PR: Well, the oil that is in the Green River Formation in Utah, Wyoming and Colorado is estimated at 1.5 trillion barrels. Just to put it into perspective, BP (NYSE:BP,LSE:BP) does an annual review of global oil with the current conventional oil and tar sands reserves at 1.7 trillion barrels of oil. Thus, the commercialization of just the oil shale in these three states has the potential of doubling the known amount of oil globally. For the states it’s a serious game changer in the long term.

The reason why it would be long term is that in the west, approximately 78 percent of the land is federal, and with a Democrat government the chance of getting any of the federal land licensed is zero. So it’s got very big potential for the states, but only when you have a change of government. As a perfect example, the last thing George W. Bush did before leaving the White House was to sign a bill allowing oil shale to be developed on federal land. The first thing Obama did when he got to the White House was to repeal that bill.

OIN: So it really depends on what the US government decides to do.

PR: Absolutely. With only 22 percent of the land being in state or private lands, it does limit the amount of potential in the short term. Both Red Leaf Resources and TomCo are on Utah state land, so it makes it easier to get permitted.

Utah has a two-party system like the rest of the states, but its two parties are the Republicans and the Tea Party Republicans. They don’t have any Democrats, so that’s why they’re going out of their way to help us into production.

OIN: Getting back to oil shale, would you say that there are any benefits of oil shale over liquid crude?

PR: The main benefit of the product that we’ll be producing is that there is no heavy fraction. The product is 32° to 34° API, so it’s a light sweet crude with no tar or bitumen products in it. With only light fractions a cracker can produce 70 percent of the product as diesel and the remaining 30 percent as conventional crude for treating through a conventional refinery.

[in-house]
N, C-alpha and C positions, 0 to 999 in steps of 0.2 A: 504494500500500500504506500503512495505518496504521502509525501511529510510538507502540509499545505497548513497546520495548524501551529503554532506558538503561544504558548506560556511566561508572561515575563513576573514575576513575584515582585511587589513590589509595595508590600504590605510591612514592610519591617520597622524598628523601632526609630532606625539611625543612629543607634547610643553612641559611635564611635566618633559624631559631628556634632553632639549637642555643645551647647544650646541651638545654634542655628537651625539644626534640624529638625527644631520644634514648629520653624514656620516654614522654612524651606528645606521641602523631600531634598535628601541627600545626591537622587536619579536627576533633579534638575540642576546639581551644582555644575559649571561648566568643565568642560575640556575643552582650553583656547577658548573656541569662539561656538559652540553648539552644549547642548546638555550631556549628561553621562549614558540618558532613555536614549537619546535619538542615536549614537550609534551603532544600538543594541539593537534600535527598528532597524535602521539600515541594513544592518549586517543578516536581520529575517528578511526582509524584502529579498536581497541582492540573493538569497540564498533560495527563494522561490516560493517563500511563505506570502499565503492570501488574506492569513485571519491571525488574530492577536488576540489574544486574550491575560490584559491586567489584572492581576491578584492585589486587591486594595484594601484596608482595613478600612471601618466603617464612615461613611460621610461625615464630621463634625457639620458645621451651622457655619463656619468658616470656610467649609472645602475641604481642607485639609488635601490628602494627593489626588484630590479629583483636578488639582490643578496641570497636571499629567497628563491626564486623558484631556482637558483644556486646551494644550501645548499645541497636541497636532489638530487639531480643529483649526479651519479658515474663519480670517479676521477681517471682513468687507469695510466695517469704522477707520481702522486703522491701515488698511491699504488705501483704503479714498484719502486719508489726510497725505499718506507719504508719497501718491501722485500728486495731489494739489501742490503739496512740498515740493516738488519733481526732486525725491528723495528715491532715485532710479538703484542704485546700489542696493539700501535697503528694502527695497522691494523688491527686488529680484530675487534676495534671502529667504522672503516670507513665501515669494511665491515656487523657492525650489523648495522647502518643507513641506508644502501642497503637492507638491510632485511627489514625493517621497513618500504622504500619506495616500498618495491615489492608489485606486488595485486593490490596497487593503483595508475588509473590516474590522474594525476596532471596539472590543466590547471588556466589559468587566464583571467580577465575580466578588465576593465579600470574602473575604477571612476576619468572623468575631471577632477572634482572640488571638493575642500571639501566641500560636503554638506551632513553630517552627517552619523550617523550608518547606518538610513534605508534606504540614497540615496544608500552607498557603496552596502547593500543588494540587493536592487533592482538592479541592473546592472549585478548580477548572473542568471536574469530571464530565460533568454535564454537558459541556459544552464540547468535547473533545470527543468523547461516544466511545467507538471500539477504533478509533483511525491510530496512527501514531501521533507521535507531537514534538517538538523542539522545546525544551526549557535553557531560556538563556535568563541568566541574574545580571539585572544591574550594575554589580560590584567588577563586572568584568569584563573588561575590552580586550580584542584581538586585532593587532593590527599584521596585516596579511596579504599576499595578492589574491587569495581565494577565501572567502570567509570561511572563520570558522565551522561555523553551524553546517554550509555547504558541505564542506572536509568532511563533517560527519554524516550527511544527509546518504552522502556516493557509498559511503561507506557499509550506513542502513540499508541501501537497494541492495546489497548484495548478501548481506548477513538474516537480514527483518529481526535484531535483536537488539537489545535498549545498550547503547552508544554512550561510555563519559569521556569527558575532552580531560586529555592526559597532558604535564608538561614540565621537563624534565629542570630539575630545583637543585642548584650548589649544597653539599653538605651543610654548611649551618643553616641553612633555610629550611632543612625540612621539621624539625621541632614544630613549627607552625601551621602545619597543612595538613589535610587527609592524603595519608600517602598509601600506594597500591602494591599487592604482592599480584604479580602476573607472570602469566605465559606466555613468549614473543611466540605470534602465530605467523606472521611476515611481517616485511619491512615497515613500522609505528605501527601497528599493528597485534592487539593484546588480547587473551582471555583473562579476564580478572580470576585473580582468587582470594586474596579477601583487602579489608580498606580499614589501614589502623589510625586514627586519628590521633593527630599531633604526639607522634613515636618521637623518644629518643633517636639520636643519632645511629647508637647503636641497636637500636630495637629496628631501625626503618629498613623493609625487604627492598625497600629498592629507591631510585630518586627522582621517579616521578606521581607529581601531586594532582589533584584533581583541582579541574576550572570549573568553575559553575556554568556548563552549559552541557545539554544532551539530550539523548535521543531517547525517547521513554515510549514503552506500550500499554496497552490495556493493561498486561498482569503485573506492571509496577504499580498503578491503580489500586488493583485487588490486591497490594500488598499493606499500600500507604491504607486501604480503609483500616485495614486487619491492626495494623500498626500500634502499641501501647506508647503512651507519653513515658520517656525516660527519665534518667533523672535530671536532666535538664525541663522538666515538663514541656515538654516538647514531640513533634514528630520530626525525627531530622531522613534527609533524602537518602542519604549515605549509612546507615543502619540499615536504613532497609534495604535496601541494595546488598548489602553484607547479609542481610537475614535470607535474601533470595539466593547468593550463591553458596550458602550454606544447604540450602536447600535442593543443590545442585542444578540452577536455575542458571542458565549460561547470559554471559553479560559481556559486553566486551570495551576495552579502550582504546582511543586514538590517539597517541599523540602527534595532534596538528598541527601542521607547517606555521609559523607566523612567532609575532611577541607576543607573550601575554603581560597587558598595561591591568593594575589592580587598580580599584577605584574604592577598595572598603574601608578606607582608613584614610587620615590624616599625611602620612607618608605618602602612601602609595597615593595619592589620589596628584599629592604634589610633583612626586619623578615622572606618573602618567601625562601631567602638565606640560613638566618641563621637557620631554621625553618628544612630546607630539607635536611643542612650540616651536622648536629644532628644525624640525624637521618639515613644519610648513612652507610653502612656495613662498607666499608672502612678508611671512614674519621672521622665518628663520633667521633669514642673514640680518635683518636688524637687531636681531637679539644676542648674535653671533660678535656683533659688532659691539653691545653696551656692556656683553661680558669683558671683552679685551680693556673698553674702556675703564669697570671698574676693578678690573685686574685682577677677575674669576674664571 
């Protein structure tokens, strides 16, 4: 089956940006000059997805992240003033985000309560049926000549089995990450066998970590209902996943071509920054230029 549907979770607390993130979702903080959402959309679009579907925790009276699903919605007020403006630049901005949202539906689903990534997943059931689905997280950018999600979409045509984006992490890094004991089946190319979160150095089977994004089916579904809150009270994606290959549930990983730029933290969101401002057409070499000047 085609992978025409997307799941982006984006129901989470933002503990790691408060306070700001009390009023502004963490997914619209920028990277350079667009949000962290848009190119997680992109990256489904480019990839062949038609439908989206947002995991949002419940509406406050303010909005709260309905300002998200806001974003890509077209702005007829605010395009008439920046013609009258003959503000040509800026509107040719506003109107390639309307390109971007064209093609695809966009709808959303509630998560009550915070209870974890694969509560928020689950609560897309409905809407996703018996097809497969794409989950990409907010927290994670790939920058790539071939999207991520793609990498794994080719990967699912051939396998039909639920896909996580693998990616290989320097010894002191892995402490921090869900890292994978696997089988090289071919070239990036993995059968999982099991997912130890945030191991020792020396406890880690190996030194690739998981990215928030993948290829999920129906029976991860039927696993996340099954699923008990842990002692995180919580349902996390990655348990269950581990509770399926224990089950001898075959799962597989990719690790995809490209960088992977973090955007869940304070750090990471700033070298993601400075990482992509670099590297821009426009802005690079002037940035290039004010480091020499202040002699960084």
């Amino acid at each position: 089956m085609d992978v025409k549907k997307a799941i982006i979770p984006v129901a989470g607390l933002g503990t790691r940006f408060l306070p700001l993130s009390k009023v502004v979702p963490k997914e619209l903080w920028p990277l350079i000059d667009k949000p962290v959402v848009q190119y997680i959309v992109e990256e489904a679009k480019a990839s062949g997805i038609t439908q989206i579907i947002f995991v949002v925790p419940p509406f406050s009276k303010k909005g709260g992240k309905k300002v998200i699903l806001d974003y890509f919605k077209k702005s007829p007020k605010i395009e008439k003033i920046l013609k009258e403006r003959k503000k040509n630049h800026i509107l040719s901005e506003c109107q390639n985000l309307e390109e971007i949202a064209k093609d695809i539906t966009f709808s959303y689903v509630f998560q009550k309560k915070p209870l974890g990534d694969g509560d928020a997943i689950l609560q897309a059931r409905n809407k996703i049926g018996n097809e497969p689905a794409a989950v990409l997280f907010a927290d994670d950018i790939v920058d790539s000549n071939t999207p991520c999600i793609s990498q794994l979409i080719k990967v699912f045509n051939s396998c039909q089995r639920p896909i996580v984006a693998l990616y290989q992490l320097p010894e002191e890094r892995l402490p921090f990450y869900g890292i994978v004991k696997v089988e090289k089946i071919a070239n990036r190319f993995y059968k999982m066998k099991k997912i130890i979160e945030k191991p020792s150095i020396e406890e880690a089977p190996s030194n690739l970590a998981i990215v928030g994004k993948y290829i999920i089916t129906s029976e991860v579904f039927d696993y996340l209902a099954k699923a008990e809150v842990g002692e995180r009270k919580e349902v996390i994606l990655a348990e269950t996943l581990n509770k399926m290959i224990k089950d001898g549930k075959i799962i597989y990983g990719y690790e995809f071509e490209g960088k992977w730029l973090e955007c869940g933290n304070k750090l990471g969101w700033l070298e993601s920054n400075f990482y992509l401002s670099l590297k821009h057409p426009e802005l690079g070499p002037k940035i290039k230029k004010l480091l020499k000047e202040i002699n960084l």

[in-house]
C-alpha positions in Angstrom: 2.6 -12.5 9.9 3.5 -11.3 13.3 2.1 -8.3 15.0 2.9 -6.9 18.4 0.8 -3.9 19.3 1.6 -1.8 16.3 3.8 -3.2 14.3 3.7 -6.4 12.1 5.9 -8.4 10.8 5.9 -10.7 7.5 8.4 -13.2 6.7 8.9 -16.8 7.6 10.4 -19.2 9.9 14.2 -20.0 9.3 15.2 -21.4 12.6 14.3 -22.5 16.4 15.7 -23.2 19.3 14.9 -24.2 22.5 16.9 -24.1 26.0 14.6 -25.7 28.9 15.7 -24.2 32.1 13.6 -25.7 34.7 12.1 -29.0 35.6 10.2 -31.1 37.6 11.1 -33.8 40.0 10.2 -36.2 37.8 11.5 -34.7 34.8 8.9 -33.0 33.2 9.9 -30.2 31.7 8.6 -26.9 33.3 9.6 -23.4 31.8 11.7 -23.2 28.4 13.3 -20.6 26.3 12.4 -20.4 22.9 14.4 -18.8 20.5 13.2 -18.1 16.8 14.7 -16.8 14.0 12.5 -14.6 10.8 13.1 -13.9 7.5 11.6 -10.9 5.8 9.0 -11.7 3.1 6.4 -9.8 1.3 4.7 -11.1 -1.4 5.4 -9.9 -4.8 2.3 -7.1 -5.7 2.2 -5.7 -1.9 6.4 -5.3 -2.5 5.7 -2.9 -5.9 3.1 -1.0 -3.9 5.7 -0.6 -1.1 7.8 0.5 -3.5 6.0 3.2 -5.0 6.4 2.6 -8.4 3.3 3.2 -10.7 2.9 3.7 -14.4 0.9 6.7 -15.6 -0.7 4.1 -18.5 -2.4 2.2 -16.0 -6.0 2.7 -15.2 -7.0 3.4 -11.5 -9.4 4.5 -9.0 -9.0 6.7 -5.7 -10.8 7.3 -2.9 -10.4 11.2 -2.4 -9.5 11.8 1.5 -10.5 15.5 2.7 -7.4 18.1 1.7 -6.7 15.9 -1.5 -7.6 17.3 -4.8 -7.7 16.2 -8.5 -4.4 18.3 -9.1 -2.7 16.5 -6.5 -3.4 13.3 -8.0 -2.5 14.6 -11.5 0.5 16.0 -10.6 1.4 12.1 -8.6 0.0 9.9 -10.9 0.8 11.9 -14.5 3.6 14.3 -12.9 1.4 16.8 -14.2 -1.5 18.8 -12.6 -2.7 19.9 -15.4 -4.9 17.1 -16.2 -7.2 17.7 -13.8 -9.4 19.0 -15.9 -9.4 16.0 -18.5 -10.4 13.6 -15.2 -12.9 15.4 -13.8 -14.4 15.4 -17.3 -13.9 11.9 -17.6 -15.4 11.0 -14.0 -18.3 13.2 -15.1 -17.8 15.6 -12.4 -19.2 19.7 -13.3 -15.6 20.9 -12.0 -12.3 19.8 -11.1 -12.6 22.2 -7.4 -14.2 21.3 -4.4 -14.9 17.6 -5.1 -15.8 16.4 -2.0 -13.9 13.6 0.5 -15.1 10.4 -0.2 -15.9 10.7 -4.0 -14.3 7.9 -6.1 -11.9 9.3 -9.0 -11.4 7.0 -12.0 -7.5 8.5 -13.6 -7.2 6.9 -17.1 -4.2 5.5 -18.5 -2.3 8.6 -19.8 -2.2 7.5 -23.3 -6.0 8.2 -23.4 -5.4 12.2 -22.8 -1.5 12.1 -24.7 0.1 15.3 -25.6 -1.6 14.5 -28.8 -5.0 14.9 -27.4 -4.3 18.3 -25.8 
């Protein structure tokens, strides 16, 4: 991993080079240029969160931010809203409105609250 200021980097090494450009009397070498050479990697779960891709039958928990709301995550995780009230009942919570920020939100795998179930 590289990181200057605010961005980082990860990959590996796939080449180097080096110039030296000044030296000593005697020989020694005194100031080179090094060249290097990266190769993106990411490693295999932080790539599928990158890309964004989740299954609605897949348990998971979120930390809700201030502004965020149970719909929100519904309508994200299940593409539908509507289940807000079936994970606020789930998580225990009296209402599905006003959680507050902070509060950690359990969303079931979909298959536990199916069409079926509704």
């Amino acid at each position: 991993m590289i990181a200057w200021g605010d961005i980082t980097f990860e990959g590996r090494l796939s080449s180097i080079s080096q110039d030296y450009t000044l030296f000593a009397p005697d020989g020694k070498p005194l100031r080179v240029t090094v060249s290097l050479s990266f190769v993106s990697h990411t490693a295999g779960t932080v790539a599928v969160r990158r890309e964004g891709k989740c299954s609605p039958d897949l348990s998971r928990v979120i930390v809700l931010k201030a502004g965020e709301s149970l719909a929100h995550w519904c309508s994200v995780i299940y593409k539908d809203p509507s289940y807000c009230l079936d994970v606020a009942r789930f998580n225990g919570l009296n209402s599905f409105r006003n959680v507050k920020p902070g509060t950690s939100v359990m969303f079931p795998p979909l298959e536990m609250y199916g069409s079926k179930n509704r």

For a state like Utah, which needs fuel, there’s an undeveloped permitted cracker only 70 miles away from us, so there is potential that we will be able to send our product there to generate diesel exactly where it’s required.

OIN: Also, what is the significance of TomCo’s joint venture (JV) involvement with Total (NYSE:TOT) for the Utah projects?

PR: TomCo doesn’t have the JV with Total. Red Leaf Resources does. Four years ago we paid Red Leaf $2 million to  be licensed to use the EcoShale™ technology, so they need to provide us the final front end engineering design. Red Leaf signed a JV with Total in 2012 after Red Leaf’s successful pilot plant in 2008. Total is now the moneybags to do a one-off commercial capsule. They’re doing the mining for it right now and they’re going to commence construction of the one-off capsule shortly and should be producing the first commercial oil from that next year. The next investment is when Total makes its final investment decision with the remainder of the cash going to fund continuous commercial production, with three capsules being fired at any one period of time.

From our perspective, there are two key points. When Total made its investment in Red Leaf, it was done as a research and development project, accounting for 80 percent of Total’s research and development budget in 2012, so this is a pretty big fish in a small pond. Once Total makes its final investment decision for full commercial production, it moves from being in the research and development budget to being in their exploration and production budget, which means that it then becomes a minnow in a massive ocean. Total will have to ramp up production to be able to get economic value from this technology.

Total is expecting to want to get to 50,000 attributable barrels a day as soon as possible. At present, Red Leaf, having the first commercial-scale oil shale production permitted in North America, has one 10,000-barrels-a-day project, half attributable to Total. With no other leases with permits in the pipeline, Total’s first option to ramp up fast is to buy the remainder of Red Leaf to secure its 5,000 attributable barrels a day.